This was the headline in the Vancouver Sun newspaper article that reprinted my correspondence with Prince Philip in his capacity as head of the World Wildlife Fund (known as the World Wide Fund for Nature in Europe). It all began with this Associated Press wire story that was filed in Geneva, Switzerland on March 11, 1996 and printed in thousands of newpapers around the world the next day. Here is part of the story that appeared in the Vancouver Province on March 12.
I don’t believe that 50,000 species are going extinct every year and most certainly don’t believe that the main cause of species extinction, however many there are, is commercial logging. I wrote the following letter to Prince Philip, challenging WWF on the subject of extinction.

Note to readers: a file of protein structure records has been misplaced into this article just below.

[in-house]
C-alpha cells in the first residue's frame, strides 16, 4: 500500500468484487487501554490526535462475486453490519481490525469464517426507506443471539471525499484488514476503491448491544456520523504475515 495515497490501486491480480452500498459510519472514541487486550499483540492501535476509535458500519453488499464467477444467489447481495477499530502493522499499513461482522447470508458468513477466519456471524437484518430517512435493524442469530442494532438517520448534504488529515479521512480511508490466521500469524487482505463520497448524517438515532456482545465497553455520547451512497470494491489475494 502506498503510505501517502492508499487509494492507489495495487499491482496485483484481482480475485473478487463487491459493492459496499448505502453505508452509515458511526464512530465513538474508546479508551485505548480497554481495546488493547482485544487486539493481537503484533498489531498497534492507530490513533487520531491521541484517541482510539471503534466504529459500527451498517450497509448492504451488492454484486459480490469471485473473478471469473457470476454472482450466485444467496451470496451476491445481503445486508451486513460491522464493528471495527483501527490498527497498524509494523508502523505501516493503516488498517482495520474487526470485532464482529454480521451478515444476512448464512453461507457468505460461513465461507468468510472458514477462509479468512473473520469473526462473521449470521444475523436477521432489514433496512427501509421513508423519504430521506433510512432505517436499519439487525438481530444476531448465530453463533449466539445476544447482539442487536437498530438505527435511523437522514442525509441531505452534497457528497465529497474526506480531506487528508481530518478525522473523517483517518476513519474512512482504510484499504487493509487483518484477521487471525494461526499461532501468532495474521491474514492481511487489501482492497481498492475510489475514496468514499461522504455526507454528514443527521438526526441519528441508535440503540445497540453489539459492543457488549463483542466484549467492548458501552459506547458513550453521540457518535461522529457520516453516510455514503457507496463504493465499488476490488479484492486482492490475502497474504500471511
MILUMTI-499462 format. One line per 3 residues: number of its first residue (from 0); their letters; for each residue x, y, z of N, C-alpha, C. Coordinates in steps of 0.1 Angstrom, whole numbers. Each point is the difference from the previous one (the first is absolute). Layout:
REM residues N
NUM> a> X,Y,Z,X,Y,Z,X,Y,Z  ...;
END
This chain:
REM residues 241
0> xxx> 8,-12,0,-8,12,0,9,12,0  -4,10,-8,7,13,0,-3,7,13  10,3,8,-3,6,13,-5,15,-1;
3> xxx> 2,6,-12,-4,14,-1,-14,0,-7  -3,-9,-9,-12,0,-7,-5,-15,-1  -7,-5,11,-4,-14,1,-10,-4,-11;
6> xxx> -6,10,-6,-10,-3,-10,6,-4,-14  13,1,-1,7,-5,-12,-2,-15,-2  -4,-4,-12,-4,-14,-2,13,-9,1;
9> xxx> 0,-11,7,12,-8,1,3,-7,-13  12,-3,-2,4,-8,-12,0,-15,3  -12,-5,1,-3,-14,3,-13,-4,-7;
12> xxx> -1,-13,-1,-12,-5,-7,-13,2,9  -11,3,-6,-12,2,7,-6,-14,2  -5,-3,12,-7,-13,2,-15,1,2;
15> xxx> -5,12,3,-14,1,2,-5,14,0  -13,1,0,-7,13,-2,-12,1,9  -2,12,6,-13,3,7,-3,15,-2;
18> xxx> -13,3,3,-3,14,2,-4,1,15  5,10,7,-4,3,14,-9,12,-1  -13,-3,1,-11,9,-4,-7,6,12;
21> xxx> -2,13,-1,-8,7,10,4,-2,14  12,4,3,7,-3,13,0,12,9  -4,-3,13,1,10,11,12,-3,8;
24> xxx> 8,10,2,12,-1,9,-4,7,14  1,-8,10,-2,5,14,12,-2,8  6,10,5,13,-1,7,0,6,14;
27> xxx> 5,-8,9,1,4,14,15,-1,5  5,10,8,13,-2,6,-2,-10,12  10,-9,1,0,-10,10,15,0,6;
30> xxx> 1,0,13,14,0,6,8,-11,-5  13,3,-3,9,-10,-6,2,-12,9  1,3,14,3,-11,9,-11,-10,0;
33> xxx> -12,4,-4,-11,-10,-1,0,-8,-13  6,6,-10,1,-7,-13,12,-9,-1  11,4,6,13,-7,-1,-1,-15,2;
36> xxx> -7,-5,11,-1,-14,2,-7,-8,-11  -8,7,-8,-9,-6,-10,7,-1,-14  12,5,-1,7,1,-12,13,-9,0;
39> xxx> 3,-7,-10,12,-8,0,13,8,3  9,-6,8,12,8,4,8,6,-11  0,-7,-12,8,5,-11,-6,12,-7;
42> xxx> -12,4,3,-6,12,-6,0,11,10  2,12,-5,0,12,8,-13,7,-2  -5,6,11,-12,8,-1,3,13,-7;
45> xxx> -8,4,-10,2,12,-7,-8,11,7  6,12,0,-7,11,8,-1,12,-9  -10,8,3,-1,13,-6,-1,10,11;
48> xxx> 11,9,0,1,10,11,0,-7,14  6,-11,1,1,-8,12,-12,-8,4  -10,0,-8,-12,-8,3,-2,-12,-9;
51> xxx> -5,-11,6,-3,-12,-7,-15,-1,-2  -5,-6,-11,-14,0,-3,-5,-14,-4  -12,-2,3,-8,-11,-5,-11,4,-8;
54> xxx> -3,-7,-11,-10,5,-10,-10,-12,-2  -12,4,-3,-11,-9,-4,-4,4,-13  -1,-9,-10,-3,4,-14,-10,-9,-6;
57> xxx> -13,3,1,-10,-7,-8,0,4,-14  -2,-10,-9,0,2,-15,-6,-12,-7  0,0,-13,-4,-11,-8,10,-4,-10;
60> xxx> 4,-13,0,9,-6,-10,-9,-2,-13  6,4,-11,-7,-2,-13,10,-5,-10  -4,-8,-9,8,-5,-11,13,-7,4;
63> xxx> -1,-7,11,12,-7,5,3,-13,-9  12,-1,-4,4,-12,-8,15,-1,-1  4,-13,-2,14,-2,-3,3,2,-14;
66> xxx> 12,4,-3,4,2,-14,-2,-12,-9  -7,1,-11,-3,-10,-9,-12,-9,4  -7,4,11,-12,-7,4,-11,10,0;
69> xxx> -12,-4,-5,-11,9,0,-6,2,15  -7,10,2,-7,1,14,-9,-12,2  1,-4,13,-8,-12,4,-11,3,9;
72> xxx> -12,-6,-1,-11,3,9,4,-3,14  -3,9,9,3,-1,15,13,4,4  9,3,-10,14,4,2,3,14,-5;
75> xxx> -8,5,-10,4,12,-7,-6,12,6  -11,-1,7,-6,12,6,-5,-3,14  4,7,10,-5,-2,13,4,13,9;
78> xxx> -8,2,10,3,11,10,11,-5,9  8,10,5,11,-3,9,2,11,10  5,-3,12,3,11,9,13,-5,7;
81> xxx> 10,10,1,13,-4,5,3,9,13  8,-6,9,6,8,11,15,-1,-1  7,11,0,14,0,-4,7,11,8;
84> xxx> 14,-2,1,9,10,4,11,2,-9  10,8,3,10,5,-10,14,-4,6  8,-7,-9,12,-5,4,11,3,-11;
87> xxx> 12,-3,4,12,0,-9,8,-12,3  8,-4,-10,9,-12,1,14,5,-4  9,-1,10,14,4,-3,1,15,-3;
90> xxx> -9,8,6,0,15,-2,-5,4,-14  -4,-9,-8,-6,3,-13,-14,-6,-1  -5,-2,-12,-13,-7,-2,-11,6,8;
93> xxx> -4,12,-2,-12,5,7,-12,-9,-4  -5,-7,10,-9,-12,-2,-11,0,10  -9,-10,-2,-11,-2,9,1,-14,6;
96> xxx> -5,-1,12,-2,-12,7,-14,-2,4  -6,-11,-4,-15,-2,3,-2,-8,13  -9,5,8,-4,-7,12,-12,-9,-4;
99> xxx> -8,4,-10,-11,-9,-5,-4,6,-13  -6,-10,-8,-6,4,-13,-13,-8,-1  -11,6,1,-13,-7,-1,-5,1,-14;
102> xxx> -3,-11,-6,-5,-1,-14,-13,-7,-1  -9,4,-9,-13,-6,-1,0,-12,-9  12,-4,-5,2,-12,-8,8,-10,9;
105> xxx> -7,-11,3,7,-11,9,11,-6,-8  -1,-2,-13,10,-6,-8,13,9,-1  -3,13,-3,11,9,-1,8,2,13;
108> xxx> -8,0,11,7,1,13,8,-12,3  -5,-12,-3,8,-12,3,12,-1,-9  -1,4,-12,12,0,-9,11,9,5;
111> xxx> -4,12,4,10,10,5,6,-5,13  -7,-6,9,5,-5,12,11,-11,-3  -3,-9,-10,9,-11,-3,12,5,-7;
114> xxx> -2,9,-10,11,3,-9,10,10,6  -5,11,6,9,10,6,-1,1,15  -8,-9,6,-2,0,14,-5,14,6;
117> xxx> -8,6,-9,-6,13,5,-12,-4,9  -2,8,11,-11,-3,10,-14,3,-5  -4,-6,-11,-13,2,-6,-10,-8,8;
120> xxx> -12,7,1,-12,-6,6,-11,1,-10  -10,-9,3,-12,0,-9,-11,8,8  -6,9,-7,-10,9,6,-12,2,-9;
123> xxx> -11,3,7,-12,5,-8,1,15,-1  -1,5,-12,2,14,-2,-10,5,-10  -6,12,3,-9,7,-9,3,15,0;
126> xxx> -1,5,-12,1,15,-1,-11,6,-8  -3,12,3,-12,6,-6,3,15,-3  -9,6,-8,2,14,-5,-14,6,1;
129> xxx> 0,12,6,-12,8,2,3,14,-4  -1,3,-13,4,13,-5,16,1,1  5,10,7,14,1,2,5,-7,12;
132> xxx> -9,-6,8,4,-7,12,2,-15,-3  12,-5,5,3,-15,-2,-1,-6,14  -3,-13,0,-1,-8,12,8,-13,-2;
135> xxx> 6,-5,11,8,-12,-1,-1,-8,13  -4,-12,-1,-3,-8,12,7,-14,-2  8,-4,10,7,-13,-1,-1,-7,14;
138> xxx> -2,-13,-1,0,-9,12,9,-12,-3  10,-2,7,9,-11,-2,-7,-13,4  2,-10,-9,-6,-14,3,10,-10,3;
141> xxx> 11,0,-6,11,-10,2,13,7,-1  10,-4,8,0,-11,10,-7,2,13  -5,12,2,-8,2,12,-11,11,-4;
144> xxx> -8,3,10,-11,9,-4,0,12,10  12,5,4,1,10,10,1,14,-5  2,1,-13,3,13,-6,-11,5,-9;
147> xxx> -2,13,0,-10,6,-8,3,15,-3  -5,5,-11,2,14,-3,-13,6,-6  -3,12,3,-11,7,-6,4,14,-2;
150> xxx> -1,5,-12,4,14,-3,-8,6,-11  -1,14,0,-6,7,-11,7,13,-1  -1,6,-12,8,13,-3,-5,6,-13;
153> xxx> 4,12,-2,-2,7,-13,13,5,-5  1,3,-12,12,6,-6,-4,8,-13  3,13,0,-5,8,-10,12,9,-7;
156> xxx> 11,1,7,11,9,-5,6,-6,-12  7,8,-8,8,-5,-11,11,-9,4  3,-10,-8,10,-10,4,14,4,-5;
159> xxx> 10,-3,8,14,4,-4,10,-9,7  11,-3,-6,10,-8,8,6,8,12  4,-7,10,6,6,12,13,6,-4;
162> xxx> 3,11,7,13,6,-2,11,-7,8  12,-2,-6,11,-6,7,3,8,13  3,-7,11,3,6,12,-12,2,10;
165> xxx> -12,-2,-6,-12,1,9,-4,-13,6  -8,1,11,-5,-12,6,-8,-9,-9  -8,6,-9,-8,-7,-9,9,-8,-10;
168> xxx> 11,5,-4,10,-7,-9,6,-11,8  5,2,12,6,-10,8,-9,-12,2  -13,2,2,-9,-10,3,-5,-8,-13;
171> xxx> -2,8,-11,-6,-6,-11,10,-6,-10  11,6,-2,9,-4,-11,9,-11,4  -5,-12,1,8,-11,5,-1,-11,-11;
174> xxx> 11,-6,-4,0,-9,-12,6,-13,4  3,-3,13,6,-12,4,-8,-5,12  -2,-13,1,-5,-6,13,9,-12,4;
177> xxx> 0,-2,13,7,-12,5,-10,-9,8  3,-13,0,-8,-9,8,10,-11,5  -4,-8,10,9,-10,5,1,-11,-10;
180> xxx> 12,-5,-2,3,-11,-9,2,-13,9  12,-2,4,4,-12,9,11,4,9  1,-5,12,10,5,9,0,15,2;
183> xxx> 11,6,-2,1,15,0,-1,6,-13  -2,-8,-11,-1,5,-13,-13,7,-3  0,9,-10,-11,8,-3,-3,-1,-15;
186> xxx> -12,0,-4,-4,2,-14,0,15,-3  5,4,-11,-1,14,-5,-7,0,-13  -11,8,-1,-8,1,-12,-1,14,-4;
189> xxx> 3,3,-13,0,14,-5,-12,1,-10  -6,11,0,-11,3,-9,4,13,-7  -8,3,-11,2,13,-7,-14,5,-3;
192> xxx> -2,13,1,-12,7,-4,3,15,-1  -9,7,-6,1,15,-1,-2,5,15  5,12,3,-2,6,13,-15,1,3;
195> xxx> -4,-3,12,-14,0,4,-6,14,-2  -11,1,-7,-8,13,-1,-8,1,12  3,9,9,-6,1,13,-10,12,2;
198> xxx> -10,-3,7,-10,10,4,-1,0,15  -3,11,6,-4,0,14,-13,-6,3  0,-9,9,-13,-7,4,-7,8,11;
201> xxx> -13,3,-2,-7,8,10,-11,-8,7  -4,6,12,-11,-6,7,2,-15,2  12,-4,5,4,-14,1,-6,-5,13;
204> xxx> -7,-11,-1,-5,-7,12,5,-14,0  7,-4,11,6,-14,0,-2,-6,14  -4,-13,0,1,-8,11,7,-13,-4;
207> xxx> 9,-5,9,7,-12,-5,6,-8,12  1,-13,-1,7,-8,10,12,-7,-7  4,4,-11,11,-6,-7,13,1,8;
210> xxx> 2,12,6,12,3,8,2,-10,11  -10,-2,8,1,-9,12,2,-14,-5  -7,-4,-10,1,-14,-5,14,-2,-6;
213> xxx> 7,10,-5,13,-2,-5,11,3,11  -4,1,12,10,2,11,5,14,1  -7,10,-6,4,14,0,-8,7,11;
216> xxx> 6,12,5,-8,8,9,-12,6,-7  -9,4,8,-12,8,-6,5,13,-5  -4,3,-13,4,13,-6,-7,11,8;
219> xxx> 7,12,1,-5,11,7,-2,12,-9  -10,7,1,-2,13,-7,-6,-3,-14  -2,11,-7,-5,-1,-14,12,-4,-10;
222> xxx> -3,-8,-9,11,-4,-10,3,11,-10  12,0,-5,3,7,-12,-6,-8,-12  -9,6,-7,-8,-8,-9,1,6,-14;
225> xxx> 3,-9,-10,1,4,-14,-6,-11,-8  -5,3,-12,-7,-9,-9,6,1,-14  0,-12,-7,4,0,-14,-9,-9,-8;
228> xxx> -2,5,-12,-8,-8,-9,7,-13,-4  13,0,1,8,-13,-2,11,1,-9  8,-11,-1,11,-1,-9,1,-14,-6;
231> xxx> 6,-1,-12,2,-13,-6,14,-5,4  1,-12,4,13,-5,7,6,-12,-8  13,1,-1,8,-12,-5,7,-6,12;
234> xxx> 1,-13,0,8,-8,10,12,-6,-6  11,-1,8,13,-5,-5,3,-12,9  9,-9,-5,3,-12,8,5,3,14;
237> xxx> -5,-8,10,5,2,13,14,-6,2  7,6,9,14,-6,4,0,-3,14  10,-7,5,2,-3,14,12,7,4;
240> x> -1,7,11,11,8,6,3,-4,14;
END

Somewhat to my surprise a response to my letter came within two weeks. Prince Philip agreed with most of my points, in particular the point that commercial logging is in no way the main cause of species extinction. Here is his letter to me.
Since this exchange took place, I have challenged WWF to give me the Latin name of a single species that has become extinct due to forestry. To date I have not been provided with one, never mind the thousands they suggest. Why does WWF want the public to believe that logging is the main cause of species extinction? To get an idea, ask the question in a different way. If logging is not a major cause of species extinction, what other compelling reason is there to be against it? Just because it looks ugly for a few years as it begins to grow back? This is hardly sufficient cause to shut down one of the world’s most important industries, the industry that supplies the most renewable material resource used in human civilization.